News flash: Titans Coach Mike Munchak has added an army of assistant coaches to his staff.
The move was prompted by the Boys in Blue limping out of the gate with two losses, two games lost in embarrassing fashion. When you lose by a combined score of 72-23, the buzzards start circling.
If Munchak wants input, all he has to do is turn on his radio on the daily ride to and from Baptist Sports Park. His new assistants can be heard on FM, AM. He can find solutions in the newspapers, online blogs and yes, on television, locally and nationally.
He needs to replace Jake Locker with veteran Matt Hasselbeck. He needs to put Michael Griffin back at free safety, where he is more comfortable and productive.
He needs to fire his offensive line, and while he's at it, get rid of that stinking Chris Johnson. Some are adamant that Johnson has been going through the motions since the Titans financially set him up for life.
Munchak needs to fire offensive coordinator Chris Palmer and put defensive coordinator Jerry Gray on notice.
The babble goes on and on.
Even though it's an all-volunteer coaching staff, they need to know the man they are working for.
Mike Munchak is a Hall of Fame offensive lineman, a former NFL offensive line coach, now in his second year as a head coach.
As a rule offensive linemen go to work every day, keep their mouths shut and correct their mistakes. They strive to never make the same mistake twice. They don't seek publicity and rarely receive any.
They hold their blocks, put their opponent on his heels and trust the rest of the linemen will do the same thing, all in the name of producing long runs and pass completions.
They are big on routine. Doing the same thing. Same drills. Every day. Striving for perfection.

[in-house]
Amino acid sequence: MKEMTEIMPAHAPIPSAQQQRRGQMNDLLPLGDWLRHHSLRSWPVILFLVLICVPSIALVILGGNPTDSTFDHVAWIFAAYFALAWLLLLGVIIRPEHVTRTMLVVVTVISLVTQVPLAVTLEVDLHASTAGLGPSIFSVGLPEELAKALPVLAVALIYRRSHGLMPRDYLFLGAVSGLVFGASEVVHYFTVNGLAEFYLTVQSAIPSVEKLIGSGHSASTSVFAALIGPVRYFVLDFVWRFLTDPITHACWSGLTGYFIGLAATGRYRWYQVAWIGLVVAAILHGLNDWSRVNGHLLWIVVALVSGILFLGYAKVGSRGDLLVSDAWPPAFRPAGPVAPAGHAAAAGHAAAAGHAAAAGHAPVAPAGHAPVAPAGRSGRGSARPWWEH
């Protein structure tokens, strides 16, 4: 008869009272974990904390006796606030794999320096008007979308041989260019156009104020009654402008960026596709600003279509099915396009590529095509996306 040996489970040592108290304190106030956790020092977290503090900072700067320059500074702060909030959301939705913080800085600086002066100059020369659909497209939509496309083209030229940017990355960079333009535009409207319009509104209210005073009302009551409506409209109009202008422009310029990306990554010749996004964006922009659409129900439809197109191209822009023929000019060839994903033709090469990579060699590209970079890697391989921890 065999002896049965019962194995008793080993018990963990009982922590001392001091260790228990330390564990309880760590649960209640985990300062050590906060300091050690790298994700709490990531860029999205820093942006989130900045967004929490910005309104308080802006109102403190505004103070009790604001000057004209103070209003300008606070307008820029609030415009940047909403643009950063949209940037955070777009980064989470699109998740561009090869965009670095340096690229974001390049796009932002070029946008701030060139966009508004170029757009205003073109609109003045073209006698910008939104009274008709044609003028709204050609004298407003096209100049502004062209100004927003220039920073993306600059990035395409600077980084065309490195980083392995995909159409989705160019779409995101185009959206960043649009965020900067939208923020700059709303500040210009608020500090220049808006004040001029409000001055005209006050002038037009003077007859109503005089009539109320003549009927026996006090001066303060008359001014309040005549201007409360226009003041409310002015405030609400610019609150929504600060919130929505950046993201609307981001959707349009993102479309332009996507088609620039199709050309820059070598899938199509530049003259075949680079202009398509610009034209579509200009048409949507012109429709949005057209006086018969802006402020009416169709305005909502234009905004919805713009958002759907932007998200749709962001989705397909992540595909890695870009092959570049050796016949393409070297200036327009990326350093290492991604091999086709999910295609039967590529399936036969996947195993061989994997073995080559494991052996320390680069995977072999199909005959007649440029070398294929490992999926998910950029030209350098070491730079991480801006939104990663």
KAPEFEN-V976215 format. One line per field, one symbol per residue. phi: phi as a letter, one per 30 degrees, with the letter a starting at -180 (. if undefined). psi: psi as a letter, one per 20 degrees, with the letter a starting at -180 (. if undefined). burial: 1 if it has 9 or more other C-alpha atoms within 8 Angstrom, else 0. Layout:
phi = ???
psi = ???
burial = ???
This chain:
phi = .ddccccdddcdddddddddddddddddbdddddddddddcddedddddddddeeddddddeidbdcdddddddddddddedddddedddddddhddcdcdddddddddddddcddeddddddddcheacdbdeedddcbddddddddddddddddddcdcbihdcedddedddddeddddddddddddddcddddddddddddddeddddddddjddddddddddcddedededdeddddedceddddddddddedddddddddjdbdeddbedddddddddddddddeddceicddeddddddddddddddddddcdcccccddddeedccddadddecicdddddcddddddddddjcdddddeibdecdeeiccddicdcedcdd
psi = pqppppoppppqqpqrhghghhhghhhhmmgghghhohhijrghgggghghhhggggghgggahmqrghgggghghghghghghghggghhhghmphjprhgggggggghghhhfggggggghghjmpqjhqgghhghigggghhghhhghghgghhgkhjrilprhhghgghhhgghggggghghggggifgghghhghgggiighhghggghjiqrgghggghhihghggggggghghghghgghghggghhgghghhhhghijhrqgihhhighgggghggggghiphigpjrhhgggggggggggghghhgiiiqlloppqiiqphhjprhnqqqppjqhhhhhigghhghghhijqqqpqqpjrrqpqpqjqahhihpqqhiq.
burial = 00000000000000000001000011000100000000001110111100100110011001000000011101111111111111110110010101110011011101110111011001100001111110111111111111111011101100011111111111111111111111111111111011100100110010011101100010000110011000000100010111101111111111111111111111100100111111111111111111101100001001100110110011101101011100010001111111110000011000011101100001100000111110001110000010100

So if you expected Munchak to come back from San Diego's 34-13 debacle and start throwing things, clearing out players' lockers, reading riot acts to his paid assistants, you've got the wrong man.
Panic is not a word in Munchak's vocabulary.
He has put the ownership on each player. He is appealing to their sense of personal responsibility.
“They were obviously upset. They should be,'' Munchak said of the team's mood on the flight back from California.
“We need to play much better than we've been playing, they know that. We need to coach better than we've been coaching. We're all [in] on this. It's not just 53 players, it's 20 other guys, including myself, on this staff that have to find a way to get us more prepared to play.''
At Munchak's Monday presser, Munchak was hit with all the questions Titans fans want answers for.
Is Chris Johnson in danger of losing his starting position?
“You guys are trying to bench everybody after two games. … Next week that will be the next thing – when are we going to make a change at the coaching spot? We need a spark. At some point we have to get something going,'' Munchak said.
“We'd have to bench a lot of people if I was going to bench them by how we're playing.''
Offensive linemen are known for their candid, thoughtful answers. Munchak is no exception. He breaks it down in black and white.
Everyone who had a clue knew the first four games would be brutal, made even more difficult when the decision to start a quarterback for the first time on opening day.
Jake Locker will have good plays, bad plays. Good games, bad games. It's the education every NFL quarterback signs up for. It's the single most difficult position in sports. You think Peyton Manning wanted to throw four interceptions, three in the first quarter, in the Monday Night Football game in Atlanta? He's arguably the best in the game.
In the meantime, Locker's teammates have to have each other's backs.
It doesn't get any easier. Detroit visits Sunday with former Titans defensive coordinator Jim Schwartz returning as the Lions head coach.
The Titans are searching for answers, from within. The clock is running.
Contact Sports Columnist Joe Biddle at firstname.lastname@example.org.